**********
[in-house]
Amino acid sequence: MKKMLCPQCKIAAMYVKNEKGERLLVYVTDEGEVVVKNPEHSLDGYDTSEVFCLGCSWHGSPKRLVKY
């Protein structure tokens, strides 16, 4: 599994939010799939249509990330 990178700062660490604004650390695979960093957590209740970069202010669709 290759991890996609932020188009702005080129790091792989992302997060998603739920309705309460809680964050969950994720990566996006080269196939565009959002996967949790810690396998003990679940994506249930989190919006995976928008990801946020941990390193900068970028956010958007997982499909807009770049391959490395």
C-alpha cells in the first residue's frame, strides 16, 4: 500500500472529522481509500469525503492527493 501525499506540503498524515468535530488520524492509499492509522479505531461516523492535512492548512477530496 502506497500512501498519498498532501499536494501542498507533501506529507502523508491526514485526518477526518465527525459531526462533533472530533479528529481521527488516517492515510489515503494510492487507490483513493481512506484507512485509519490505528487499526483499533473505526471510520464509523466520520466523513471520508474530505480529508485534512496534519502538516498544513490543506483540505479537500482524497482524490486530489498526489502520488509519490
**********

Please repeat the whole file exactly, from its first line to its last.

[in-house]
Amino acid sequence: MKKMLCPQCKIAAMYVKNEKGERLLVYVTDEGEVVVKNPEHSLDGYDTSEVFCLGCSWHGSPKRLVKY
């Protein structure tokens, strides 16, 4: 599994939010799939249509990330 990178700062660490604004650390695979960093957590209740970069202010669709 290759991890996609932020188009702005080129790091792989992302997060998603739920309705309460809680964050969950994720990566996006080269196939565009959002996967949790810690396998003990679940994506249930989190919006995976928008990801946020941990390193900068970028956010958007997982499909807009770049391959490395």
C-alpha cells in the first residue's frame, strides 16, 4: 500500500472529522481509500469525503492527493 501525499506540503498524515468535530488520524492509499492509522479505531461516523492535512492548512477530496 502506497500512501498519498498532501499536494501542498507533501506529507502523508491526514485526518477526518465527525459531526462533533472530533479528529481521527488516517492515510489515503494510492487507490483513493481512506484507512485509519490505528487499526483499533473505526471510520464509523466520520466523513471520508474530505480529508485534512496534519502538516498544513490543506483540505479537500482524497482524490486530489498526489502520488509519490